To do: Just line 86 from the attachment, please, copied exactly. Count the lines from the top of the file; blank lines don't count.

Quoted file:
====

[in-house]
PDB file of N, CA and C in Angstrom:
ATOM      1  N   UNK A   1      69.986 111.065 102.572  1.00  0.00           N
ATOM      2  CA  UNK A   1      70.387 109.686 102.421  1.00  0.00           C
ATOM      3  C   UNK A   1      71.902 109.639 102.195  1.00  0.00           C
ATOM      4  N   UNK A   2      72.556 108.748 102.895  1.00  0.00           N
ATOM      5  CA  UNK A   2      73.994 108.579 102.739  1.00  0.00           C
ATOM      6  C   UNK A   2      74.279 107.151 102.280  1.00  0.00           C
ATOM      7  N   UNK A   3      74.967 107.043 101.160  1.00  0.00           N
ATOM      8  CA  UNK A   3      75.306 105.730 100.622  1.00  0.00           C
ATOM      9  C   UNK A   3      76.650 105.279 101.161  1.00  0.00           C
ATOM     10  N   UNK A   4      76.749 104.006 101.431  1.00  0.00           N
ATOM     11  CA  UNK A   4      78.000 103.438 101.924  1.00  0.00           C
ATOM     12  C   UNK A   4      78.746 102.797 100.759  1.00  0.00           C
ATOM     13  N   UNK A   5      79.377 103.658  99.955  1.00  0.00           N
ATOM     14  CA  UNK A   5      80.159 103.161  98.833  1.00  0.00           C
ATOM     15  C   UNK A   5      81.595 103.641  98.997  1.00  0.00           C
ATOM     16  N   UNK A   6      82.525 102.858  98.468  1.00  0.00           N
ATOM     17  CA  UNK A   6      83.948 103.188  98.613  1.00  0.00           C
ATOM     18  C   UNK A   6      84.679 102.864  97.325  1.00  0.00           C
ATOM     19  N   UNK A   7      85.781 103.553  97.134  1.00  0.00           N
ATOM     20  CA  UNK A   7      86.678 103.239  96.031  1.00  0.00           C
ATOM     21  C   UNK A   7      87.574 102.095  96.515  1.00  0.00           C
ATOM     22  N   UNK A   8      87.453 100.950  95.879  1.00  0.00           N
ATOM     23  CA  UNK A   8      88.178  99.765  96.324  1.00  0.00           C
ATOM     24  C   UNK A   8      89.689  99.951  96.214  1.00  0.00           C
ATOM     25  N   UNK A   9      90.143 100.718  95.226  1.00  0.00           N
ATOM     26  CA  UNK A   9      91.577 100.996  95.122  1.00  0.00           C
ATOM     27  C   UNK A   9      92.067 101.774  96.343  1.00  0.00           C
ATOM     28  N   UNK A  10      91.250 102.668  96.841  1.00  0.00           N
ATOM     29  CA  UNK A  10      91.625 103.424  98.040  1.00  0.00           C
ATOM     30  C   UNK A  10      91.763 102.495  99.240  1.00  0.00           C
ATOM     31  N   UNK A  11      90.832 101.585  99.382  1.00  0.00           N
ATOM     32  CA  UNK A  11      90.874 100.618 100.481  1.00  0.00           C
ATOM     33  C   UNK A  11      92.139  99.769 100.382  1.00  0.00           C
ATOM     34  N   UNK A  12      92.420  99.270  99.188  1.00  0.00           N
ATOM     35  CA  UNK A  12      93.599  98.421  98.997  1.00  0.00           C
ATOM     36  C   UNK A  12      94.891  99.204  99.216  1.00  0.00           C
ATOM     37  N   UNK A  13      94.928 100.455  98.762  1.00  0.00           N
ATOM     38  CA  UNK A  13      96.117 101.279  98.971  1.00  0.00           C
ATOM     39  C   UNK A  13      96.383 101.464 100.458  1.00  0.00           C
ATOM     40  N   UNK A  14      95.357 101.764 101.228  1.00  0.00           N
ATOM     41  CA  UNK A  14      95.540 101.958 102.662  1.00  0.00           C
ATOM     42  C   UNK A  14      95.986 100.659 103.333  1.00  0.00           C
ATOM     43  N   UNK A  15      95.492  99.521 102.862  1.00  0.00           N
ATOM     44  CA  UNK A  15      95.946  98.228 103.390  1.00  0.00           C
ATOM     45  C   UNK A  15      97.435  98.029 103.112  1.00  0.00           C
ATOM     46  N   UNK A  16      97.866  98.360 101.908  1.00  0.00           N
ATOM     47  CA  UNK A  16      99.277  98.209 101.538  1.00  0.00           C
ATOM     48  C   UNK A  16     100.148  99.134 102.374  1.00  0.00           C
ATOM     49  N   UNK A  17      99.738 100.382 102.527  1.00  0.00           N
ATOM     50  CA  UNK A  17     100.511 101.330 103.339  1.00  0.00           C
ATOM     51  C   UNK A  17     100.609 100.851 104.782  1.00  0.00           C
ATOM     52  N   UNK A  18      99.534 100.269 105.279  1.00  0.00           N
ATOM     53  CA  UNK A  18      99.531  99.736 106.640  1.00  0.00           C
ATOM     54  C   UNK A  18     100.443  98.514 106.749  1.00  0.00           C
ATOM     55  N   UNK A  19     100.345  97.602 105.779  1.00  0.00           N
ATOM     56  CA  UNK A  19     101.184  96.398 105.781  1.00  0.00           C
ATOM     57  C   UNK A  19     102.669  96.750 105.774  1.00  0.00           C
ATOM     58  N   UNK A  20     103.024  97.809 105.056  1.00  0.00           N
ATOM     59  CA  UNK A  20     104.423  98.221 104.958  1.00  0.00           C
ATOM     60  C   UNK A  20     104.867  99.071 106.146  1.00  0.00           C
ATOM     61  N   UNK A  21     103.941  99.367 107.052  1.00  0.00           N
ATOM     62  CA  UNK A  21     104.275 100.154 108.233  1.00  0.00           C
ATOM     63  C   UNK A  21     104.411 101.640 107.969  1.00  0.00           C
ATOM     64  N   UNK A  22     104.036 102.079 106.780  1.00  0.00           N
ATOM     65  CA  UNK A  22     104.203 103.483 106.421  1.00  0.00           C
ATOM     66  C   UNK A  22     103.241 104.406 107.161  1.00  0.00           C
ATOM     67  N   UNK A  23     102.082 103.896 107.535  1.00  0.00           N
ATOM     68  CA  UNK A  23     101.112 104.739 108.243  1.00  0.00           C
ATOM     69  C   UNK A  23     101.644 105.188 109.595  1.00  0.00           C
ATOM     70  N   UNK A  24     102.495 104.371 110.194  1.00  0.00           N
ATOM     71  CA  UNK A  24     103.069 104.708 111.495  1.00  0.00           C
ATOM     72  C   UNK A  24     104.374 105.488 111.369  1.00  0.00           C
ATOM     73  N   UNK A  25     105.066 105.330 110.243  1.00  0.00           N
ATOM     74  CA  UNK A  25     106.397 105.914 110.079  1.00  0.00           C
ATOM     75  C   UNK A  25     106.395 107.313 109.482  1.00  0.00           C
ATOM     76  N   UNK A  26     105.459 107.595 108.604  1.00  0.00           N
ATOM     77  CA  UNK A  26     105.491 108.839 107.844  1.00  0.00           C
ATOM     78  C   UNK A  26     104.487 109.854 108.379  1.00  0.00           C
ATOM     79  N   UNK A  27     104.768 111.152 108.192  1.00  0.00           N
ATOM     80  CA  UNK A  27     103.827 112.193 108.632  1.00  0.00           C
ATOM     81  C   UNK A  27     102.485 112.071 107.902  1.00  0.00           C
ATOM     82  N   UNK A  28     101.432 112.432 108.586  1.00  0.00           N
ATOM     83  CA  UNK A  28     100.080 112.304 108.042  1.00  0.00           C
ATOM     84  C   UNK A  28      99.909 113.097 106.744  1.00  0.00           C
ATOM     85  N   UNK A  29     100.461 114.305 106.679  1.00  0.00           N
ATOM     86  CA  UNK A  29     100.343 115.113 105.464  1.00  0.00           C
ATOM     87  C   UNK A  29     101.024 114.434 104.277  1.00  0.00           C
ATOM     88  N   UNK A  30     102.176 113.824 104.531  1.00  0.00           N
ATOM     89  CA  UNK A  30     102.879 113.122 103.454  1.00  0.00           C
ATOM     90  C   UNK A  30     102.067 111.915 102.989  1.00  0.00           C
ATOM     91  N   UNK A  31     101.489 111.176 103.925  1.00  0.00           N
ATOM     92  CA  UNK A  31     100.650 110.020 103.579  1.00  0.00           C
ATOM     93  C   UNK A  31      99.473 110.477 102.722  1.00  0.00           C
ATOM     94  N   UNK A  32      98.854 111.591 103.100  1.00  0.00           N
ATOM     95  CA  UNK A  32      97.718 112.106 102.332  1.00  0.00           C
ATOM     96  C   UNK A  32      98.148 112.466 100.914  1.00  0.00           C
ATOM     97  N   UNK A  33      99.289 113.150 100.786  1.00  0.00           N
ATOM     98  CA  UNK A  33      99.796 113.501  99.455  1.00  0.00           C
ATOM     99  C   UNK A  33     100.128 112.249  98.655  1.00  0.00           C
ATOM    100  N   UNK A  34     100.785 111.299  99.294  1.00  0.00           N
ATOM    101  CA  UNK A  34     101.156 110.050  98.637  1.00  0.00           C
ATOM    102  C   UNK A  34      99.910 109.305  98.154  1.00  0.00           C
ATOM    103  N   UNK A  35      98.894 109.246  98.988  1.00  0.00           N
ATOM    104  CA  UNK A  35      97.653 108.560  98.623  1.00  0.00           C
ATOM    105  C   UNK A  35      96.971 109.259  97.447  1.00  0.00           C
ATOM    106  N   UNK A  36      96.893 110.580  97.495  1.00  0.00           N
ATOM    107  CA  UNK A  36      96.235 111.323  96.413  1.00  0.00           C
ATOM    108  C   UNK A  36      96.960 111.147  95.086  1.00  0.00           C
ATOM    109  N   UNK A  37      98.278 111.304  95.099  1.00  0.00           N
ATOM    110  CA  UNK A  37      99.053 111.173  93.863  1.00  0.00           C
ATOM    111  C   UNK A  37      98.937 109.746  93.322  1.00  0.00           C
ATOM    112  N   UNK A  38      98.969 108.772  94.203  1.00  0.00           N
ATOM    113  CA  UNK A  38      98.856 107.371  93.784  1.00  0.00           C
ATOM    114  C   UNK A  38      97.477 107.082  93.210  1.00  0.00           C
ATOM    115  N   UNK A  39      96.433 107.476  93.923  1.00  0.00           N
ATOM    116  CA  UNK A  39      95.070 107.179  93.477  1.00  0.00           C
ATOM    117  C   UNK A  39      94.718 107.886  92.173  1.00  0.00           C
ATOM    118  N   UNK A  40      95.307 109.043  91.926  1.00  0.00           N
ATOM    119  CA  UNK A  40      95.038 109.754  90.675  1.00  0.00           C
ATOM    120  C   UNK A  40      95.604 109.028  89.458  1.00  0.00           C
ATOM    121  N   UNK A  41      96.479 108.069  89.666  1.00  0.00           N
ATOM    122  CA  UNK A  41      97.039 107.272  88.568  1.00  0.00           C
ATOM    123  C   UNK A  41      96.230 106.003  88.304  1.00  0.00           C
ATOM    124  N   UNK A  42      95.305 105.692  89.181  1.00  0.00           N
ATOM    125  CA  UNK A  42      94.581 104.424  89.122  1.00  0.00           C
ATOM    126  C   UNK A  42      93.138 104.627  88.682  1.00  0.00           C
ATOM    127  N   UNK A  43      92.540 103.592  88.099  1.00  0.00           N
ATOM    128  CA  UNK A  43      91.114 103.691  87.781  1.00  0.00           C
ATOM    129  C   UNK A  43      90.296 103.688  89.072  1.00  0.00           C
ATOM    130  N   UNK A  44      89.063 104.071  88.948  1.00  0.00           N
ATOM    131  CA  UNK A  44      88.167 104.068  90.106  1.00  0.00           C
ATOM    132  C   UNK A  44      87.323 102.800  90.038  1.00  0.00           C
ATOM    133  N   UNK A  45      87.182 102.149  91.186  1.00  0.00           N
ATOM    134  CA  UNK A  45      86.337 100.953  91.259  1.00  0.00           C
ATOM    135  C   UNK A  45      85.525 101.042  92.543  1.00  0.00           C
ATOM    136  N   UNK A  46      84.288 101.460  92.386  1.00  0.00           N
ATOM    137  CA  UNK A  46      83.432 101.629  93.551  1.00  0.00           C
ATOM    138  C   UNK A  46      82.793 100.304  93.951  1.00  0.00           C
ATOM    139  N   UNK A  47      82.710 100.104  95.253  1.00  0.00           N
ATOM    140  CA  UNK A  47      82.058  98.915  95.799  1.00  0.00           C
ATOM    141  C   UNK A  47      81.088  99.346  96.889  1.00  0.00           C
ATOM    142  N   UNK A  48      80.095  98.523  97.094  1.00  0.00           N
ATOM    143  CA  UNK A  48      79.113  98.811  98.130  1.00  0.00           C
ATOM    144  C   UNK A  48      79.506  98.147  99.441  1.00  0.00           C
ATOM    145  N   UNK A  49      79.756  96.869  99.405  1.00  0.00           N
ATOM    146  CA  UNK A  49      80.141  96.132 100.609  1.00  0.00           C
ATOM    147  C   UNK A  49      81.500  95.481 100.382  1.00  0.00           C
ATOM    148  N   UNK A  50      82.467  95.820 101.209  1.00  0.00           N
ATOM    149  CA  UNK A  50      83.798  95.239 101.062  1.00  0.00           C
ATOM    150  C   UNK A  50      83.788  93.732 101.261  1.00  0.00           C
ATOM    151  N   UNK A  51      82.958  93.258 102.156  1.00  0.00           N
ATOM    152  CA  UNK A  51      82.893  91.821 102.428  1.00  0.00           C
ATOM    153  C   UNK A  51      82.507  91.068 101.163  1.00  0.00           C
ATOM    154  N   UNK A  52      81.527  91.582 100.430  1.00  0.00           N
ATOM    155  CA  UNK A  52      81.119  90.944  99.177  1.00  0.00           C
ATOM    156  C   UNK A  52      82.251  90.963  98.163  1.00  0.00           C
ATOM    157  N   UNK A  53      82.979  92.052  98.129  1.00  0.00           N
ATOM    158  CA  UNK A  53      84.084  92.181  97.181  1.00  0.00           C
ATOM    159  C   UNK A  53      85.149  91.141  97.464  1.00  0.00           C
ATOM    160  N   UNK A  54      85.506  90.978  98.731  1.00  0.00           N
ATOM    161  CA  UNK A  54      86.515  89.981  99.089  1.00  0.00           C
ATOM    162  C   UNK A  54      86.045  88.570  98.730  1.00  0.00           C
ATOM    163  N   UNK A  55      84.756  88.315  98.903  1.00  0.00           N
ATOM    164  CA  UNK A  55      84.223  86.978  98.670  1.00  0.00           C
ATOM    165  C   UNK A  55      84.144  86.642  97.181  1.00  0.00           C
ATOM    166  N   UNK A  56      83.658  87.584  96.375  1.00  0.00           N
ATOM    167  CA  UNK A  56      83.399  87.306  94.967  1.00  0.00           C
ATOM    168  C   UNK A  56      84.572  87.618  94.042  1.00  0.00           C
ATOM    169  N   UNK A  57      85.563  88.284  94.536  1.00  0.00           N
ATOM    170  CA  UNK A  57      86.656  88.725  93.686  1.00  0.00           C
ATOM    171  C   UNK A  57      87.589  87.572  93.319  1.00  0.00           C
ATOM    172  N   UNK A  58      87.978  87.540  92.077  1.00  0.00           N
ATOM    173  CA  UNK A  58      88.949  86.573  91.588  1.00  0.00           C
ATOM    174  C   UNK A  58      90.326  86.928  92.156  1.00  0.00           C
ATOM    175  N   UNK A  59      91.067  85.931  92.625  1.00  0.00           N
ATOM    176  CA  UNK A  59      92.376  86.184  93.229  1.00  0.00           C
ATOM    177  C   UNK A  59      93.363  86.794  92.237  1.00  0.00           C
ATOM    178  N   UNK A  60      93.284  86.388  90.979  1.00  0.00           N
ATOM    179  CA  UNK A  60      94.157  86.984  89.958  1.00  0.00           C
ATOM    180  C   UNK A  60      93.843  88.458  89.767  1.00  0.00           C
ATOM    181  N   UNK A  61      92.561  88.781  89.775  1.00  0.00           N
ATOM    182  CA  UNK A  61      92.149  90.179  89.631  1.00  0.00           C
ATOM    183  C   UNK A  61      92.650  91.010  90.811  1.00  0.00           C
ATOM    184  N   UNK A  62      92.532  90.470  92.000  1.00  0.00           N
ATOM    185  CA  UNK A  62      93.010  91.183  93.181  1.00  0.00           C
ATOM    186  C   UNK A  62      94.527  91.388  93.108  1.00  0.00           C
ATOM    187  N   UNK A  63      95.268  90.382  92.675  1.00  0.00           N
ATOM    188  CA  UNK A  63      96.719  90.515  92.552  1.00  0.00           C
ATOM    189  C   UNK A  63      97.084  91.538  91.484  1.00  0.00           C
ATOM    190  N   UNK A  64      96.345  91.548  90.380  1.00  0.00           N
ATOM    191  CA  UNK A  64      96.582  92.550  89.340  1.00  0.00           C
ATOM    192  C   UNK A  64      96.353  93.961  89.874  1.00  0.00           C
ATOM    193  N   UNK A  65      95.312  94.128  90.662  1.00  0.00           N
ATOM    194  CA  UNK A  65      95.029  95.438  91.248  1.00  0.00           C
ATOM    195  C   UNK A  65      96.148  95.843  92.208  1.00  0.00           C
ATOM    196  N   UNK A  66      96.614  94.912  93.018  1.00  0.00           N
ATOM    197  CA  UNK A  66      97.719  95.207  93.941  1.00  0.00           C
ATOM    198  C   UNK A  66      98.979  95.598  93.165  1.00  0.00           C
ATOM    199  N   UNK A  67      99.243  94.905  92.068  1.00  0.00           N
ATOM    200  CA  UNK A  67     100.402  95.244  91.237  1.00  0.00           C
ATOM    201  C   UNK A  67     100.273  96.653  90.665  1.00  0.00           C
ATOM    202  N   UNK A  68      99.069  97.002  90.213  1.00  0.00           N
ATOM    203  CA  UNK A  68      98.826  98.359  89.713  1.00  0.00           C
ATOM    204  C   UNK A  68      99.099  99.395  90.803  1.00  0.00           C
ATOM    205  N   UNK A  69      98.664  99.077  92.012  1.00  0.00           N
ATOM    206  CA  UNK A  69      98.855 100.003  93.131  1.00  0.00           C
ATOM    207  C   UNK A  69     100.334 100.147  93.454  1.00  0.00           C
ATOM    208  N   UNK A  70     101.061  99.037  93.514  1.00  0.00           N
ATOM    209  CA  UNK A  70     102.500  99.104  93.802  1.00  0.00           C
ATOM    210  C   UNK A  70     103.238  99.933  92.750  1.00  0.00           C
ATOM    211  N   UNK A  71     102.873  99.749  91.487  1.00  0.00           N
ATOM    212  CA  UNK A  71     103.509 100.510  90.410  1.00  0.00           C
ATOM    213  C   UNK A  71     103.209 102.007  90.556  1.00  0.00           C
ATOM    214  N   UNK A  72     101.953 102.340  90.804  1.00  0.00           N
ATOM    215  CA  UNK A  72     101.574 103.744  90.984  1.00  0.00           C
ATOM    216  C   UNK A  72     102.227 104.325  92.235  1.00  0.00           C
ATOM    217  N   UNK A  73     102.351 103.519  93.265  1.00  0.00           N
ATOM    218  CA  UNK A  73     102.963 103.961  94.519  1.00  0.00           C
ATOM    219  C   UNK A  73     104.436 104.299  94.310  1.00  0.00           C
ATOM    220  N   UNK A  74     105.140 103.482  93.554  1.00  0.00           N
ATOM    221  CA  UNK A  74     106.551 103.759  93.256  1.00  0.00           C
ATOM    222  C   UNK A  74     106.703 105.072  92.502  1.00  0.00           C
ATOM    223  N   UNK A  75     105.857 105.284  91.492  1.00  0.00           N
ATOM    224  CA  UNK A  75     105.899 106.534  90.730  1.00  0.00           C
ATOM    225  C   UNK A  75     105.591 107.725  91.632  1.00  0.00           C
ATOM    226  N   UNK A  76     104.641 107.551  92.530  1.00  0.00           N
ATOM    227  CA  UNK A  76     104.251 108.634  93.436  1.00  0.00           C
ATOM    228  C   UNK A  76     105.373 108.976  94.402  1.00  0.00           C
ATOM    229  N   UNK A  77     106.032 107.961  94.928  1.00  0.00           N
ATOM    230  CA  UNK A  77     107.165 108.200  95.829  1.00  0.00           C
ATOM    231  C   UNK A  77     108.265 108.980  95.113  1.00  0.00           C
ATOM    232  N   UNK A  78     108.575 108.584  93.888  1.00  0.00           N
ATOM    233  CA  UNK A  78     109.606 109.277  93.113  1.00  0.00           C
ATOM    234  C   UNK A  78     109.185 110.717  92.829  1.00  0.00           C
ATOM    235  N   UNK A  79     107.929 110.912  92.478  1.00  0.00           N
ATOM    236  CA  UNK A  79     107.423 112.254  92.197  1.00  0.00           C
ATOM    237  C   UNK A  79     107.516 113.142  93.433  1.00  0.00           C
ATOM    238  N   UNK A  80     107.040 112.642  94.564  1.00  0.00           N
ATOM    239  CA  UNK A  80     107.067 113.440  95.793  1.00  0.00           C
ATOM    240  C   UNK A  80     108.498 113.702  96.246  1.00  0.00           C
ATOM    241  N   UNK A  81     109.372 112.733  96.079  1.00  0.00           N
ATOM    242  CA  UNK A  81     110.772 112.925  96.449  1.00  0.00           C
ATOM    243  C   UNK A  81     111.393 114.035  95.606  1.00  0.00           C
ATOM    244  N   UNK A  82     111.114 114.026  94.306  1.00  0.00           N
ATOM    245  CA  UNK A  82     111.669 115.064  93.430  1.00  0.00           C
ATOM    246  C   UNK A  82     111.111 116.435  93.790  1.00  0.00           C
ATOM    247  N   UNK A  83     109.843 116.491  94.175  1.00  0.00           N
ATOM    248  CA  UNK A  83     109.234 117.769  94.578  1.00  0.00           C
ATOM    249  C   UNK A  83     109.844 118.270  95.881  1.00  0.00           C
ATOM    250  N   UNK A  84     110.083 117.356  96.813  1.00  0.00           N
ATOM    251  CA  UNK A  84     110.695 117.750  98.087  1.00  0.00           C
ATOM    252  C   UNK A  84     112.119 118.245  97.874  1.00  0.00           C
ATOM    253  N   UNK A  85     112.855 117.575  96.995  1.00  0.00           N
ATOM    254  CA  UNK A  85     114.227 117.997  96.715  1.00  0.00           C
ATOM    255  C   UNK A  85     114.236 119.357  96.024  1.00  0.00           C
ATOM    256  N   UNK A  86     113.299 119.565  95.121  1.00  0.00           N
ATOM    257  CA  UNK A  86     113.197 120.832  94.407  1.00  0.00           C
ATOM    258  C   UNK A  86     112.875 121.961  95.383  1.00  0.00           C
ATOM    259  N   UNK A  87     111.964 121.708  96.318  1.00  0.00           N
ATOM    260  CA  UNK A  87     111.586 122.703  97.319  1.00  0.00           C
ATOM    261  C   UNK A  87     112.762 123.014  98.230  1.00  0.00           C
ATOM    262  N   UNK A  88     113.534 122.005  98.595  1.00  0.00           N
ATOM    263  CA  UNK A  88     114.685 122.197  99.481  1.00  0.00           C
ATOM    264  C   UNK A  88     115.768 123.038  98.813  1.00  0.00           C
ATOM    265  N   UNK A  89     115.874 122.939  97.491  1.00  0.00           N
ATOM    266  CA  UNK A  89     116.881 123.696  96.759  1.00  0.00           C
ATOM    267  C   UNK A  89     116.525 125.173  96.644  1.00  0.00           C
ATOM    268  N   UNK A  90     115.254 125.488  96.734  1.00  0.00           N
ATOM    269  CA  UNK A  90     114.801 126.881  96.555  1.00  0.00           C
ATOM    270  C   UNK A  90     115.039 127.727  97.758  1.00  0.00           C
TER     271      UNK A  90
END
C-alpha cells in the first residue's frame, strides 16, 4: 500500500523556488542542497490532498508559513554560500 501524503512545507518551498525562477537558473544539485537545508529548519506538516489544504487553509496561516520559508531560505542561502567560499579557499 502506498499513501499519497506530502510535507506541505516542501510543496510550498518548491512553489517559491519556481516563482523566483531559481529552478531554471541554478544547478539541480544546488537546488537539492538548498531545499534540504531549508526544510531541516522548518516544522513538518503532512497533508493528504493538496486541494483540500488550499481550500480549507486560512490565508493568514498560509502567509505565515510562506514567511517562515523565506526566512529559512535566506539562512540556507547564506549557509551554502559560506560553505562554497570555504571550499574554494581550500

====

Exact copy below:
ATOM     84  C   UNK A  28      99.909 113.097 106.744  1.00  0.00           C